Enterprise, Hardware, VR World

Sony's New 185 TB Tape Drive is Not a Cassette

Sony Tape Drive Sony Tape Drive

Many websites have been talking about the return of the cassette tape with the announcement of Sony’s new storage medium innovation. Yes, Sony has managed to innovate a new standard for magnetic tape drive storage, however these tape drives require a fairly large 5.25″ mounted LTO reader which is usually connected via SAS to a server as a backup to the hard drives on the server. Sony has improved upon the LTO-6 Ultrium standard of magnetic tape drive systems and instead has improved the storage capacity per square inch by 74x. Resulting in a final drive density of 185 TB per tape drive based upon an unheard of areal density of 148 Gb per square inch, which comes out to 18 GB of storage per square inch when converted from Gigabits to Gigabytes. This is possible because of Sony’s new magnetic and chemical composition of their tape drives and how they are able to pack so much data density into such a small space.


Essentially, Sony’s approach is far more precise and results in capturing more data into a smaller area, which allows for significantly more data density within effectively the same surface area. The images above show how Sony’s approach (and results) thanks to IBM’s testing have enabled this astonishing breakthrough. IBM was brought onto the project to evaluate and benchmark the tape drive technology’s actual density, even though Sony is the sole owner of this technology.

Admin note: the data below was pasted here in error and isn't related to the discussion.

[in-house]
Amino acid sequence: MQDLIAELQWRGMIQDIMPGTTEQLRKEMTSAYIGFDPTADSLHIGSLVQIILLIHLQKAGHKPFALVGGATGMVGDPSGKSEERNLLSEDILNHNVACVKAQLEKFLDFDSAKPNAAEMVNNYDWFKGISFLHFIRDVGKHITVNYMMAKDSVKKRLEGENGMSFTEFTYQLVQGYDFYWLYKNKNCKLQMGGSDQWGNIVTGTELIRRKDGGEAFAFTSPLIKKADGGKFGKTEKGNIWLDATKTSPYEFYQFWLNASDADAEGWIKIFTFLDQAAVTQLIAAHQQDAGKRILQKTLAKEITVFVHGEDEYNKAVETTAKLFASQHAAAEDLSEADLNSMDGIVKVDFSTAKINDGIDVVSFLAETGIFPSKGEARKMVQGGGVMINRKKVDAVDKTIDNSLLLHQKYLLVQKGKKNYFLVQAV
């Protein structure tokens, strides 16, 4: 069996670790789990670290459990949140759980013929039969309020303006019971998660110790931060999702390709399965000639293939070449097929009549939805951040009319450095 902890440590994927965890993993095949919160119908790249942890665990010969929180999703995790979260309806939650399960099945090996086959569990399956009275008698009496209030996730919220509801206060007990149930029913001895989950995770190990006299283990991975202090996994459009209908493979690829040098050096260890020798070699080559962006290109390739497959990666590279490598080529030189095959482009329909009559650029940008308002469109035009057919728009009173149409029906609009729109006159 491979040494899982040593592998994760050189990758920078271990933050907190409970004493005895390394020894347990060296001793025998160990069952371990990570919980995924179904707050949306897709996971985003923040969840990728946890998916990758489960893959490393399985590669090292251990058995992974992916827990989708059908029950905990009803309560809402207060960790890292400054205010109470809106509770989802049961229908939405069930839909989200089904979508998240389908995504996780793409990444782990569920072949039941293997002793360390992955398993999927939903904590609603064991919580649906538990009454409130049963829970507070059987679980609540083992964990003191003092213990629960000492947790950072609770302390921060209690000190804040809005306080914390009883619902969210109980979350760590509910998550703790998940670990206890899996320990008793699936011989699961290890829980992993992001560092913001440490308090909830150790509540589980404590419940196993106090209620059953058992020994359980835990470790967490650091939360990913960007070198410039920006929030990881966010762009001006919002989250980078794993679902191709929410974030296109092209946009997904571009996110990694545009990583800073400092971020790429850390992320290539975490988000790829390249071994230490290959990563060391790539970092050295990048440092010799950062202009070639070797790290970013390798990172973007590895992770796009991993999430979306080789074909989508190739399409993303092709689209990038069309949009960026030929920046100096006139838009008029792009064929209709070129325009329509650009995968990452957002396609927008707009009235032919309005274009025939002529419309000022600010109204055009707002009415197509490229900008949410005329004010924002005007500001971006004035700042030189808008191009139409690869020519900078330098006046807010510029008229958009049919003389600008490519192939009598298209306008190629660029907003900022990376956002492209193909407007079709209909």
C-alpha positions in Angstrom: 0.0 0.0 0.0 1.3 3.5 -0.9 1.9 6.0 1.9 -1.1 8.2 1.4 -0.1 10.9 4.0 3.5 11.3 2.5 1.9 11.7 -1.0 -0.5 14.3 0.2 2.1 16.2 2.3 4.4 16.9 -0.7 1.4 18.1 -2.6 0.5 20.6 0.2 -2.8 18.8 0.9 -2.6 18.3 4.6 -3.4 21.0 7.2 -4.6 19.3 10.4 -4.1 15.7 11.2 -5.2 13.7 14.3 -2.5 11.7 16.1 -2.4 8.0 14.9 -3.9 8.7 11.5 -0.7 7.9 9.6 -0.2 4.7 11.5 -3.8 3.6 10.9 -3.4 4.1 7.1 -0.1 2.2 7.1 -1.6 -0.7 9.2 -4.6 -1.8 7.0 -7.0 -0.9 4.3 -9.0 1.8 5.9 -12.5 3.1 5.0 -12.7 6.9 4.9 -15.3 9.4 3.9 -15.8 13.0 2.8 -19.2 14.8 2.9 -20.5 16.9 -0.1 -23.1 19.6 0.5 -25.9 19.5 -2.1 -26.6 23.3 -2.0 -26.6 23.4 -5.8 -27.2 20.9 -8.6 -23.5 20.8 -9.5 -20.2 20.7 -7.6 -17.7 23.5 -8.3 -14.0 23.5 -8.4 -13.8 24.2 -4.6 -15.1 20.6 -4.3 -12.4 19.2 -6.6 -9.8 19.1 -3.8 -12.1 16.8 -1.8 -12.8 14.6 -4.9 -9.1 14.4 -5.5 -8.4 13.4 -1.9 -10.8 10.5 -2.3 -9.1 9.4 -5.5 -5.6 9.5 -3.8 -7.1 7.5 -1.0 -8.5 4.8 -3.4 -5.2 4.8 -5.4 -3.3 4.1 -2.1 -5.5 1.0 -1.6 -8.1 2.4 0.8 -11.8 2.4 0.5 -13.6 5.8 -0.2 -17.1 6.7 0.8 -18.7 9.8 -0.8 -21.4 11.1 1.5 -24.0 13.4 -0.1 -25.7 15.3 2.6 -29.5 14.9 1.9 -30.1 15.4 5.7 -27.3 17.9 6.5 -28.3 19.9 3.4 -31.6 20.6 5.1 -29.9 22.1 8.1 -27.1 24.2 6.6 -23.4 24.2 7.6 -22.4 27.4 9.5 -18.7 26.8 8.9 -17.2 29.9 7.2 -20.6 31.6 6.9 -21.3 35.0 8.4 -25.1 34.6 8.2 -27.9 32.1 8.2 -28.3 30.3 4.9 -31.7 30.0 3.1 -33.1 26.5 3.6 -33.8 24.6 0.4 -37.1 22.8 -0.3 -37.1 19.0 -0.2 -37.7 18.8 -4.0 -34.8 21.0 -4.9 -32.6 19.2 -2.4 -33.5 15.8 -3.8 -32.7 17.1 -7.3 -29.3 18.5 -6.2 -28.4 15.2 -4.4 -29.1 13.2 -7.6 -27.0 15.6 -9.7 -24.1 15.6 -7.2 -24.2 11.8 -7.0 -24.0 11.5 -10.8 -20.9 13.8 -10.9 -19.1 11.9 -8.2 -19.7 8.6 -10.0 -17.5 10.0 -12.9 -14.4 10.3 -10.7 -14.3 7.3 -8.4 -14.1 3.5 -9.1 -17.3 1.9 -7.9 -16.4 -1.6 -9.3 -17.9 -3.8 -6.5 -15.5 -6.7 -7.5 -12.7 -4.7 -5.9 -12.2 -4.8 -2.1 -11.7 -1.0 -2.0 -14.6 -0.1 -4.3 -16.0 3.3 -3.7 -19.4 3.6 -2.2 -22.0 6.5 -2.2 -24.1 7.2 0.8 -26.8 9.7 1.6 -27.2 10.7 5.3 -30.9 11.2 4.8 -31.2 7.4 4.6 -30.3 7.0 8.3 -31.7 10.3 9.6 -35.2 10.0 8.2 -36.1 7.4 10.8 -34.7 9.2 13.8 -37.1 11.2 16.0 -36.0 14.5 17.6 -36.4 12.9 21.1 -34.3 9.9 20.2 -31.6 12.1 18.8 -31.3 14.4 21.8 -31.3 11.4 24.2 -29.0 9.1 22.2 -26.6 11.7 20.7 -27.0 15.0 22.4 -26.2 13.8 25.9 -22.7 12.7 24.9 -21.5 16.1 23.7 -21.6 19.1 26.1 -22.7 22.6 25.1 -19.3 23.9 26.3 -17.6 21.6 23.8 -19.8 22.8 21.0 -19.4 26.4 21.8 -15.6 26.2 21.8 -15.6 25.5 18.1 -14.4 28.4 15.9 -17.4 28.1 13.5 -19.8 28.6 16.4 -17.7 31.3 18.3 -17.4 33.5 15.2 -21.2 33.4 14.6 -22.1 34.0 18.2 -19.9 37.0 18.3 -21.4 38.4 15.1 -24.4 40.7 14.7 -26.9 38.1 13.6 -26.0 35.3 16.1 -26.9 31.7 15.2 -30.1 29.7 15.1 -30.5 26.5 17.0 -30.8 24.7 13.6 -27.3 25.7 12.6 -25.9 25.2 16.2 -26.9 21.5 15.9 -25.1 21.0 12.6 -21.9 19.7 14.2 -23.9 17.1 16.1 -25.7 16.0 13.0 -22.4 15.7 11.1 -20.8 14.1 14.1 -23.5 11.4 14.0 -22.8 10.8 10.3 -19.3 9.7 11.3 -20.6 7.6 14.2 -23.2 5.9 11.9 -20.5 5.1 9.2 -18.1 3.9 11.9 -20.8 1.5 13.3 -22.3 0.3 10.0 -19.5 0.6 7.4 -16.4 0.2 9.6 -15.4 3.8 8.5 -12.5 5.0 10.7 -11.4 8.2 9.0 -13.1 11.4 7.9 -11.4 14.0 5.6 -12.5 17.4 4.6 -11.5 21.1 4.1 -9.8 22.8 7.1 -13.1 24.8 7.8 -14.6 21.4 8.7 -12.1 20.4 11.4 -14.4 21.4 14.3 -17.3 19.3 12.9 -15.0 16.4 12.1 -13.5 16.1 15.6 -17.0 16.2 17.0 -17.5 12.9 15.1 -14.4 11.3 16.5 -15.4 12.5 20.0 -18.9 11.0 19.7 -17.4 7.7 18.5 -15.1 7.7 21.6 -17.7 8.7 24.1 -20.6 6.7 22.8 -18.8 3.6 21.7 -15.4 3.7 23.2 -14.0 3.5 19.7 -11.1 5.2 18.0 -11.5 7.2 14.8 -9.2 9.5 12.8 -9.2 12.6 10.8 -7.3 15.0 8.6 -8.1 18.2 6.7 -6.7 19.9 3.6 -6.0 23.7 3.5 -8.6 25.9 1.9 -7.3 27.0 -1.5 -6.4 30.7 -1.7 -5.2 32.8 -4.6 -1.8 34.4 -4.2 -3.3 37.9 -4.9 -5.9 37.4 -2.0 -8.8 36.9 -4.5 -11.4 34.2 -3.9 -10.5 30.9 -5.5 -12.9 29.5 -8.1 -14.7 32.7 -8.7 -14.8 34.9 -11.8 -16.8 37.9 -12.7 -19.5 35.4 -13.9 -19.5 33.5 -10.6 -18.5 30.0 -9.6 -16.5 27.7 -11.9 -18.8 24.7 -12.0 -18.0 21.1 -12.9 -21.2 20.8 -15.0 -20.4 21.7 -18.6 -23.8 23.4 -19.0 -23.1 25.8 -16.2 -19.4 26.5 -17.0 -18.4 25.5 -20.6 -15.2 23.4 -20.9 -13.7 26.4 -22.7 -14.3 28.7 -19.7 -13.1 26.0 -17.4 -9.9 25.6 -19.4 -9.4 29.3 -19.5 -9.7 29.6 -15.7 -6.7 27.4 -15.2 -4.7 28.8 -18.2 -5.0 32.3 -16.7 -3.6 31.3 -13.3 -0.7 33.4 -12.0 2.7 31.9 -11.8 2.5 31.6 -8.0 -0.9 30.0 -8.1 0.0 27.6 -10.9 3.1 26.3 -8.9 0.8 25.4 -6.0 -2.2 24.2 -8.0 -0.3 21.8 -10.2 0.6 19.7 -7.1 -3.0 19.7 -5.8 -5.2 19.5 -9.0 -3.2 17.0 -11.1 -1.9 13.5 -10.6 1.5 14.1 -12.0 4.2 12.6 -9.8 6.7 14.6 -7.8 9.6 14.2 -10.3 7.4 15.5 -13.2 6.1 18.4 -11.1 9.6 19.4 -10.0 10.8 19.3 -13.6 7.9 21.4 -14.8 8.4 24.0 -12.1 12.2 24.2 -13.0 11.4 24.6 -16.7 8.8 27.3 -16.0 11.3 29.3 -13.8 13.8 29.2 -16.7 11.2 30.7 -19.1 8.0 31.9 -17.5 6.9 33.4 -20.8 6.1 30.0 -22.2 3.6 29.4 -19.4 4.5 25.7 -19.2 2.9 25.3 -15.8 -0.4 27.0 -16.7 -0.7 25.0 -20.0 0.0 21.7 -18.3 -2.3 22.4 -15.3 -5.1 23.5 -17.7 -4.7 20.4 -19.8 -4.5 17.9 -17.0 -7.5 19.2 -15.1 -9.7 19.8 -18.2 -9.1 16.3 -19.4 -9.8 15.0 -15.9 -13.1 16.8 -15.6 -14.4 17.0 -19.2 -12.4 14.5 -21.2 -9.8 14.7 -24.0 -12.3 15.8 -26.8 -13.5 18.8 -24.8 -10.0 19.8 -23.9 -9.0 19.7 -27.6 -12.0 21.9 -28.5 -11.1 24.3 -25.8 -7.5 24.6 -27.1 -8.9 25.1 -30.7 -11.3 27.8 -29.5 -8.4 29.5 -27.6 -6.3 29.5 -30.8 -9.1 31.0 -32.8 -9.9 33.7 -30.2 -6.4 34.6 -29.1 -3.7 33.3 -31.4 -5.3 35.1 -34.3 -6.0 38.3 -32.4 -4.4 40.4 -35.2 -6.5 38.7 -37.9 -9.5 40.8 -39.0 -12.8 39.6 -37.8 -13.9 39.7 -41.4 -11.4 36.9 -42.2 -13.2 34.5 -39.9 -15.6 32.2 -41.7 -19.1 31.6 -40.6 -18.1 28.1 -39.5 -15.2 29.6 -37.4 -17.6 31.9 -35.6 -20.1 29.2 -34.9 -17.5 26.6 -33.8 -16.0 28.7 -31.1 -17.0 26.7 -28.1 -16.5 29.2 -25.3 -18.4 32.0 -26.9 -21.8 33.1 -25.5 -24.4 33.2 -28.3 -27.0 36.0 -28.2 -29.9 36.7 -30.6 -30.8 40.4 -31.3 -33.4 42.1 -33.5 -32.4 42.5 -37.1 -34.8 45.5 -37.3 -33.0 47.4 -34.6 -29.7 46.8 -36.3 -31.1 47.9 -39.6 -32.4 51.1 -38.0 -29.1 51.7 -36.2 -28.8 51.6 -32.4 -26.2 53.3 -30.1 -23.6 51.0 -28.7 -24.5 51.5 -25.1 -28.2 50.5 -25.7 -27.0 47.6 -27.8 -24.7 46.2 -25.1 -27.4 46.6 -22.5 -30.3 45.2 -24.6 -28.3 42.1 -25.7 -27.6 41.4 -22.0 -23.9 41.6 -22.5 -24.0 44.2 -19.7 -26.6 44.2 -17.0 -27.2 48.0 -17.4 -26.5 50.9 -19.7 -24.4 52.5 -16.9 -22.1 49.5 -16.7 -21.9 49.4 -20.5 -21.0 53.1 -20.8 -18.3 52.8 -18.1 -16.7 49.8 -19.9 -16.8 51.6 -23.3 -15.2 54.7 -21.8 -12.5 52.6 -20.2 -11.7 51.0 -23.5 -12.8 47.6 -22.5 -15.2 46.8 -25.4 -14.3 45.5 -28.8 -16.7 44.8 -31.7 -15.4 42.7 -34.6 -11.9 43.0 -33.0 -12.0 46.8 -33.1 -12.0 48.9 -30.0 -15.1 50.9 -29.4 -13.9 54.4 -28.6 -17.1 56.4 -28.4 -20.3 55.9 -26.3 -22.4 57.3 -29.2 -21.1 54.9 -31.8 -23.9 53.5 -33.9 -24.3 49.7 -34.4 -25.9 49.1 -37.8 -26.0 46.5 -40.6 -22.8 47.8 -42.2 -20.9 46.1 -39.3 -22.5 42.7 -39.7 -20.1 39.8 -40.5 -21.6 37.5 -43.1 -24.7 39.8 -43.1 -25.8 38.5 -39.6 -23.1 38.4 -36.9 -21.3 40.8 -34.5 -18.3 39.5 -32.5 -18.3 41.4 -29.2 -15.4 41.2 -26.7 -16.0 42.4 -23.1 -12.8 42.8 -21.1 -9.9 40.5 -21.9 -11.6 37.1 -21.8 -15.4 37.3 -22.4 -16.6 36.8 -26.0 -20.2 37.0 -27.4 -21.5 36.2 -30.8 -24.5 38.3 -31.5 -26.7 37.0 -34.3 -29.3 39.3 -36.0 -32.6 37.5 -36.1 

What does this mean for us? Absolutely nothing. This technology is almost exclusively going to get used by the enterprise in large server deployments and data backup deployments. These tape drives are designed to be a long term backup to the backups of your data. That way, if there are any critical errors on the hard drives, there are backups of those drives somewhere on tape because buying one of these tapes is still cheaper than buying a hard drive of equal capacity especially since they don’t require power to store the data and only need power when being pulled to be read by the LTO drive.

So no, cassette tapes are not making a comeback, but Sony has potentially vastly improved the value in using tape drives for backups and could have possibly made themselves the defacto standard for the future if their data density provides a good enough value to the enterprise customer. Also, remember, that Sony has recently also developed a new physical media standard in their Archival Disc which they developed with Panasonic and is currently capable of storing 300GB of data per disc and is aiming to store up to 1TB per disc.